And the truth is Boy George has done so many shows that he's relaxed and skillful, it's Malcolm Gladwell's 10,000 hours in action. Never forget that Gladwell uses the Beatles as an example in his book, how they played more gigs in Hamburg than most bands now play in a lifetime.


First and foremost it was the original band. That never happens. Someone's dead or there's too much infighting, usually about money, and someone is squeezed out or refuses to participate.


And I would be lying if I said they all didn't show the years. But they were game, and so were we.


But it was a show band, with a master at its center. They could play anything and you'd enjoy it. Because that's the power of music, what it is first and foremost, a sound, that envelops you and carries you away, makes you feel good. Music is just not a vehicle to become rich and famous. But today that's what it is. It's all about the money. Whereas the English were doing it on a lark. The British Invasion guys were just trying to avoid a life of drudgery in the factory. Boy George was a gay guy who didn't fit in, so he created his own fabulous life, and we could just peak in.


But times were different. Never underestimate the power of MTV. Freddy and Demi couldn't stop talking about Culture Club. They had MTV when it wasn't in every neighborhood, and if you had it you were addicted and when your friends came over they couldn't stop watching it. And sure, Duran Duran created the paradigm of throwing a ton of money at the screen in order to become successful, but Culture Club was one of the initial breakthroughs also. Although their videos were done on a lark and were often nonsensical, I know, because they showed them all on the backdrop Thursday night. But, Boy George evidenced charisma, which he still possesses, and they were all having so much FUN! You remember fun! Instead of dancing choreographed steps to perfection, you just go with the feeling.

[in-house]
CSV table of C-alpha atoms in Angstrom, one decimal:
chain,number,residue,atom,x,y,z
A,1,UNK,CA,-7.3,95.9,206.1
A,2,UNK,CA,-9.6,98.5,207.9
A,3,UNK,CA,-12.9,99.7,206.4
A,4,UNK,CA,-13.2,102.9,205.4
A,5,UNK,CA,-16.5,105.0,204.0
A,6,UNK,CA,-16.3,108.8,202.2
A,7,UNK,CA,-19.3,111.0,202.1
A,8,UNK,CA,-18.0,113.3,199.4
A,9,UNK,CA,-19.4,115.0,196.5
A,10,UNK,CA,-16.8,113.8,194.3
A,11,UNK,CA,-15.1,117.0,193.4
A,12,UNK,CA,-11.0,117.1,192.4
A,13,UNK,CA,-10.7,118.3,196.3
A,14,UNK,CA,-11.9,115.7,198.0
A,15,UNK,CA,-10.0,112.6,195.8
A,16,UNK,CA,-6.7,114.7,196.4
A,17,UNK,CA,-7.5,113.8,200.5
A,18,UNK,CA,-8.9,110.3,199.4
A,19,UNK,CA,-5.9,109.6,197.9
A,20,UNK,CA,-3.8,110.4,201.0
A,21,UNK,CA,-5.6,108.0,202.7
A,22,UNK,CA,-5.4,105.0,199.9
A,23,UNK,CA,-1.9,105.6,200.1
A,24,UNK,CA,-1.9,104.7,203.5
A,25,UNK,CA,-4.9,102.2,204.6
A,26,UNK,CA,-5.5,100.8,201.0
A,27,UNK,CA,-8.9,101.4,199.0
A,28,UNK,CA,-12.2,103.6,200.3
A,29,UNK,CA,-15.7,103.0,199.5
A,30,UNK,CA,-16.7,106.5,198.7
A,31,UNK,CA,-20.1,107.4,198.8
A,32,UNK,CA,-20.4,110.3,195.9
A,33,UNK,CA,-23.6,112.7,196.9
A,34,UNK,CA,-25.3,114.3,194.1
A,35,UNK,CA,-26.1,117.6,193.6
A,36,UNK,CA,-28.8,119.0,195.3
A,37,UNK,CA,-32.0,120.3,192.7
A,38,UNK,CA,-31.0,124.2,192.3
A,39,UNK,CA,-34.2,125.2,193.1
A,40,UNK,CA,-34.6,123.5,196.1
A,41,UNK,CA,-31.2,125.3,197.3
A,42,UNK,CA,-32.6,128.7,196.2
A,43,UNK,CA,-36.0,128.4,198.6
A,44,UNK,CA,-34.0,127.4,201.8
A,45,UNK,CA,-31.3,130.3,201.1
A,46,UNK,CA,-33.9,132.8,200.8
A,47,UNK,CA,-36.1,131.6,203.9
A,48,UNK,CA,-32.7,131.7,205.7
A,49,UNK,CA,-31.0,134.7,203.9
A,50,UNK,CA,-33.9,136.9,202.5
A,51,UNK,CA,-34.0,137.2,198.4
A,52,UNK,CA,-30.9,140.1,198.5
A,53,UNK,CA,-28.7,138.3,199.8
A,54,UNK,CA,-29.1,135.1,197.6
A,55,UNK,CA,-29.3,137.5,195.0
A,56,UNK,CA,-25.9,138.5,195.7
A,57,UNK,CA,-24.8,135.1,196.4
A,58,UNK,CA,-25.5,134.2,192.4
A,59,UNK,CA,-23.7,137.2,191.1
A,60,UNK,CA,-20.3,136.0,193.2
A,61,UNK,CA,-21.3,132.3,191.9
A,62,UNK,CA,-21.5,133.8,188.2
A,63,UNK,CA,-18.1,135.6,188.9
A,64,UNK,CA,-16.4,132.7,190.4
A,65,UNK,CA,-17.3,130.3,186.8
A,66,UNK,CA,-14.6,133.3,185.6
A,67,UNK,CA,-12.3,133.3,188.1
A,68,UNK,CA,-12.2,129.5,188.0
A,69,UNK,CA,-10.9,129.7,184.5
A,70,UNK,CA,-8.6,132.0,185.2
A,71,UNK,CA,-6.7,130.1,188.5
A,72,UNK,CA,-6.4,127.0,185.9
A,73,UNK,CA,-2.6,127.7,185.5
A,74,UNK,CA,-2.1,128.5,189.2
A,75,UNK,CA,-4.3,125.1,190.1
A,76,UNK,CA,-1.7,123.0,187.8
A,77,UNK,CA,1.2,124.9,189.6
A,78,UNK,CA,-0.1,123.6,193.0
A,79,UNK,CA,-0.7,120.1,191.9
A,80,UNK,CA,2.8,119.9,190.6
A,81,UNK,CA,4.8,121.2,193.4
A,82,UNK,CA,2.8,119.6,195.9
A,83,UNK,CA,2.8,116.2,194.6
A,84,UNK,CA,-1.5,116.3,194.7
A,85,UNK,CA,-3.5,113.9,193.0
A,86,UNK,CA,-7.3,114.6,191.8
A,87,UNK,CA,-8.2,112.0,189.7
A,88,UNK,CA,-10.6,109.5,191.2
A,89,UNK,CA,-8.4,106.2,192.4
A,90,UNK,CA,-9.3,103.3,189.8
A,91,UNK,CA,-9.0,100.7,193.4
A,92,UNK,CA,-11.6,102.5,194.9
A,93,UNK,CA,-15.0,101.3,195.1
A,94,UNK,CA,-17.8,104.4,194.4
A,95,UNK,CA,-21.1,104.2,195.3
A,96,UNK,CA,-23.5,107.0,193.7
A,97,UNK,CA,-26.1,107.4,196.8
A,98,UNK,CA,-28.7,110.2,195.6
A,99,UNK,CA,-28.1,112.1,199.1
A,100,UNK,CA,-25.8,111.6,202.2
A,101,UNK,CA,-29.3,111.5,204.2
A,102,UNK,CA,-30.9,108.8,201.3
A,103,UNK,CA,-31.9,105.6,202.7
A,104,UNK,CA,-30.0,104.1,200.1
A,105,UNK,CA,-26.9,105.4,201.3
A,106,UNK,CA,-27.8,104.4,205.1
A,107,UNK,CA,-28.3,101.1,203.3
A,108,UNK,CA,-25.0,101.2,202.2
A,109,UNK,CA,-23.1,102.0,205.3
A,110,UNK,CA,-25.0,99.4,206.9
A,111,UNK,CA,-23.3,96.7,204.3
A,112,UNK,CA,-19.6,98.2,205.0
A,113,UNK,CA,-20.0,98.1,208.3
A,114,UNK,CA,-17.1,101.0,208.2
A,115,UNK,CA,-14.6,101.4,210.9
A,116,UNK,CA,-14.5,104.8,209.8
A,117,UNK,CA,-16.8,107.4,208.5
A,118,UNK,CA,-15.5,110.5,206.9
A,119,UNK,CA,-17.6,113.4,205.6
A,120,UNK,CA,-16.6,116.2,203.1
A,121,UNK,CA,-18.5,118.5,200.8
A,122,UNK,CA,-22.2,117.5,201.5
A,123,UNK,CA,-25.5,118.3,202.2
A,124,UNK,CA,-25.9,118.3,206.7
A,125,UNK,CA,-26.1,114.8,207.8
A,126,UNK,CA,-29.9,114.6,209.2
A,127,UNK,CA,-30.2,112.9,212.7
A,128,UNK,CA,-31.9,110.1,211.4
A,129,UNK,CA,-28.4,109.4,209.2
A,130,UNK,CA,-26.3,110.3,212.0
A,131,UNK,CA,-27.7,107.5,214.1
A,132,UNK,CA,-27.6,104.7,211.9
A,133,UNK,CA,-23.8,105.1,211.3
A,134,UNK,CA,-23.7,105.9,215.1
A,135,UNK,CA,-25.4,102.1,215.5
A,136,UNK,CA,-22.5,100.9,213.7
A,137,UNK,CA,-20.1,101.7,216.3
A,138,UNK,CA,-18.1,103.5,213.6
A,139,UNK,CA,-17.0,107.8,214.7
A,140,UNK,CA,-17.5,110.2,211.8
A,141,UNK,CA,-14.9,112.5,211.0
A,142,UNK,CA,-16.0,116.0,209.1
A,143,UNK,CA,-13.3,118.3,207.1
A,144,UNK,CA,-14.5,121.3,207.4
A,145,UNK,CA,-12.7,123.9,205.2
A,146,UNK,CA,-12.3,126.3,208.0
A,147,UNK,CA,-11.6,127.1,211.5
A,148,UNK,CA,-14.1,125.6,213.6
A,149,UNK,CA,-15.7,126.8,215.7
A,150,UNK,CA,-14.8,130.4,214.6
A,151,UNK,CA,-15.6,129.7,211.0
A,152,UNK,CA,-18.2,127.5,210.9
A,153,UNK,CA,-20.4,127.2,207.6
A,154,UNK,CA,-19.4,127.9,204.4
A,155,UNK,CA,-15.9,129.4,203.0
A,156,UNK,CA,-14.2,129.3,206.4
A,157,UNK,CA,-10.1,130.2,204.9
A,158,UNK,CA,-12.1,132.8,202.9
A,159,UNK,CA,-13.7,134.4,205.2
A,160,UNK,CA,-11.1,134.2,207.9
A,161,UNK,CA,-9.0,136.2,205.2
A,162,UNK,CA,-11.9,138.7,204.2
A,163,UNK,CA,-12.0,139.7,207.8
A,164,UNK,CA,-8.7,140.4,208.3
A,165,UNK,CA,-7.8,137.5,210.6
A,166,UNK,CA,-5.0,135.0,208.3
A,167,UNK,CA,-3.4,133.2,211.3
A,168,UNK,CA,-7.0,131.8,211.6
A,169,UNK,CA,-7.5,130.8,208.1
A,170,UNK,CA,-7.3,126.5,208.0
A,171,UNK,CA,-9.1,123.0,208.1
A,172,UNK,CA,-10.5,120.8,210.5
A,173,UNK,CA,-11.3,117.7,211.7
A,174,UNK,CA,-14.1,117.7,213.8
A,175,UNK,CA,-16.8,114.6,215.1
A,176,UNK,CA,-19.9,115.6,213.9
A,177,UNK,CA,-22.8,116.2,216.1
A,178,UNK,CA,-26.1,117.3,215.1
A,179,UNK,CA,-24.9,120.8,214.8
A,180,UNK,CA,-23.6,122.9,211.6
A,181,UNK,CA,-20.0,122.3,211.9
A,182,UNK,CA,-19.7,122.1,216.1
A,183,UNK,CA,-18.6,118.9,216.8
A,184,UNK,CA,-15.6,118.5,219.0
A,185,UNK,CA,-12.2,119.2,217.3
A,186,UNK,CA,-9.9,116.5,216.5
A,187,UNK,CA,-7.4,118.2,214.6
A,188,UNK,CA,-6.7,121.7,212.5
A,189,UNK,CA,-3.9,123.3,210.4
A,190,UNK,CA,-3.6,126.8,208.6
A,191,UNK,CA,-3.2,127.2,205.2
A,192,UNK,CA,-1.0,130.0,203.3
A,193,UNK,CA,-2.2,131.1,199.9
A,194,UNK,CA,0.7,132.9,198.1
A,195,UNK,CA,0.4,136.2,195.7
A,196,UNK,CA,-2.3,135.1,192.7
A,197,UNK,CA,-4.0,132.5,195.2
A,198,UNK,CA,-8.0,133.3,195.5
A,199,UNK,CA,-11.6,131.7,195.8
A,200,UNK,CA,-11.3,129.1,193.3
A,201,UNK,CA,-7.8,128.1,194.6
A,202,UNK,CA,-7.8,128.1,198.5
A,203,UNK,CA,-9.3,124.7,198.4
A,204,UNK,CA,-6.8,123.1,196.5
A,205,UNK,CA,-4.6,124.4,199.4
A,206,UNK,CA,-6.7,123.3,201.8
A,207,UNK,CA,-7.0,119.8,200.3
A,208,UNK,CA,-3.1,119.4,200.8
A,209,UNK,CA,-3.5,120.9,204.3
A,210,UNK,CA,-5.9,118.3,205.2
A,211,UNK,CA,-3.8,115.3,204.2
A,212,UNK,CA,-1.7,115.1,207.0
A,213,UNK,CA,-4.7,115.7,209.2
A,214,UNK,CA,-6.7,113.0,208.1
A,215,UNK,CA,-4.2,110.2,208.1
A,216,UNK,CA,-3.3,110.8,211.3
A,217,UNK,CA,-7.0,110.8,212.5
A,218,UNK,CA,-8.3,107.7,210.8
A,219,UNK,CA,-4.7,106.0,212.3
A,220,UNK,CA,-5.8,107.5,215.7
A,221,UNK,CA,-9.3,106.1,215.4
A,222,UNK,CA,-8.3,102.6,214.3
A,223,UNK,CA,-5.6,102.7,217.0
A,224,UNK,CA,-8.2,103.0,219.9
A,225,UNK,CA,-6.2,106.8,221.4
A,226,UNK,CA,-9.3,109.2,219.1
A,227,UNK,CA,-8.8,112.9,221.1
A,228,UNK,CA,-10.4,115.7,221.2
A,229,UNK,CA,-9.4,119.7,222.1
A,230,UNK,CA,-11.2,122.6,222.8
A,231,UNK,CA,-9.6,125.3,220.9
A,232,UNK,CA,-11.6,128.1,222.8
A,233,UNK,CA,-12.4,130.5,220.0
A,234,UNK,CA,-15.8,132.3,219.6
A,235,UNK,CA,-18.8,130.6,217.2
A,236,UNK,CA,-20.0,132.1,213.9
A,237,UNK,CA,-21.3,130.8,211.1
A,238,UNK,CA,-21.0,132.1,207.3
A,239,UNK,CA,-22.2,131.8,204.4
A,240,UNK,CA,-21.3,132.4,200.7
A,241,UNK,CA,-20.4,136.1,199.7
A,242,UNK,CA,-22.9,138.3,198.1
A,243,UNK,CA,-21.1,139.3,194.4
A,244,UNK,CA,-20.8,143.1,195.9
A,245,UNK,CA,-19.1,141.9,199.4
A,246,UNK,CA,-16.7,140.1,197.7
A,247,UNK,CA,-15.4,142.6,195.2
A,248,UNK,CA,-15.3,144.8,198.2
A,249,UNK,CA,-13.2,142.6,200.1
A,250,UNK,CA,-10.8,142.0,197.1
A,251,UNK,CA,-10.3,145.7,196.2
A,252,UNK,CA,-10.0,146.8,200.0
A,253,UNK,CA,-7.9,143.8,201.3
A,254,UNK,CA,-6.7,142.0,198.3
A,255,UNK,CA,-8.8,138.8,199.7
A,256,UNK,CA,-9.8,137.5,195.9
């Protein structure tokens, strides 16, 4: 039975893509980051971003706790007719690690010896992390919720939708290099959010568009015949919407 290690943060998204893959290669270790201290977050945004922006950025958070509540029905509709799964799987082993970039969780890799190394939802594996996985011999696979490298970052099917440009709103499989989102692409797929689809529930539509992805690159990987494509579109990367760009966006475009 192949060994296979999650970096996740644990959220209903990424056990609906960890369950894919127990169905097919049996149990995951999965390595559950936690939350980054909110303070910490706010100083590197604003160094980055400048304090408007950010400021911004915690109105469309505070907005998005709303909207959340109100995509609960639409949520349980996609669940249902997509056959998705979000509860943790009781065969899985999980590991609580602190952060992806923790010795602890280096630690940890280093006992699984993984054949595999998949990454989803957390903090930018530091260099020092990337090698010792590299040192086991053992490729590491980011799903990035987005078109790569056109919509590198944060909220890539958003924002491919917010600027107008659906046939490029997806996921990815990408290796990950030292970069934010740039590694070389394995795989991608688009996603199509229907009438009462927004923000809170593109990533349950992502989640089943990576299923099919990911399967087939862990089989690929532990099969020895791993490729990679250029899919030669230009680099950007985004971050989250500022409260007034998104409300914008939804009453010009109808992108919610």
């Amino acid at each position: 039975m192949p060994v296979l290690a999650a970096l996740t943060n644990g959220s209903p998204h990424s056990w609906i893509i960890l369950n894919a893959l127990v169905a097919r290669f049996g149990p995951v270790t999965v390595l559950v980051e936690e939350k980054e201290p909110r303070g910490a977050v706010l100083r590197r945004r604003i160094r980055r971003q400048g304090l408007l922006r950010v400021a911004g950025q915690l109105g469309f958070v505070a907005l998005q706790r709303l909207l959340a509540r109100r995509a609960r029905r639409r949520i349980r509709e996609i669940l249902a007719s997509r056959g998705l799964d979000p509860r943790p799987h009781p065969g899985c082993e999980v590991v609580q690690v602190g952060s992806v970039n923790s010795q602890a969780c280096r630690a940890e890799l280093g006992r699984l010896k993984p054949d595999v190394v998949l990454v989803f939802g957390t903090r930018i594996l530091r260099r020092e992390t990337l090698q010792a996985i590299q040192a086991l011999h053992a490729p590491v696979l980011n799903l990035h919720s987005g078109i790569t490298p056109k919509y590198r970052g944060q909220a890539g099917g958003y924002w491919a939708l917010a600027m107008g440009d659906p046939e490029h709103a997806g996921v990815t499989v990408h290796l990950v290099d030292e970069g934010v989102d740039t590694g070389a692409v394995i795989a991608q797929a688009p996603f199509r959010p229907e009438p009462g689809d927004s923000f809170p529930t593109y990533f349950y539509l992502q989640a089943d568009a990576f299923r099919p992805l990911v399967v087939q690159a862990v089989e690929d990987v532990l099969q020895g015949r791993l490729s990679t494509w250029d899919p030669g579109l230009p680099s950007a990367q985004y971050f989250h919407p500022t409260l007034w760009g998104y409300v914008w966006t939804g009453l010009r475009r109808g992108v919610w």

So, you've got a horn section, a trio of players who don't sound like Chicago, but something closer to what came before, the big band era, when you needed a full complement of players to get the sound across.


And a trio of backup singers… One was not enough? Two? You've got to pay these people. And they didn't have perfect bodies and didn't look like they belonged in the centerfold but when you heard them sing, you were bonded closer than you ever were to Bo Derek and the rest of the "Sharknado" has-beens. Because physical beauty is two-dimensional, whereas soul comes straight from the heart.


And two percussionists. Unnecessary, but adding flavor.


And there was one more guitarist, he looked like the band leader, but the original player, Roy Hay, did the solos.


And Jack Black came out at the end to duet on David Bowie's "Starman" and if you grew up with "Ziggy Stardust" it was transcendent but the truth is Boy George knows his place in time. He can pay fealty to what came before, his influences, because he knows something else is coming after.


So I'm not telling you to go to this show for nostalgia, to put a notch in your belt.


And I'm not telling you to go to this show if you don't care, after all, the band is what it is.


But if you like to go out, if you like to feel good, if you like to be transported by music, if you're in search of authenticity in a land inundated by fake.


This is your gig.

Related Post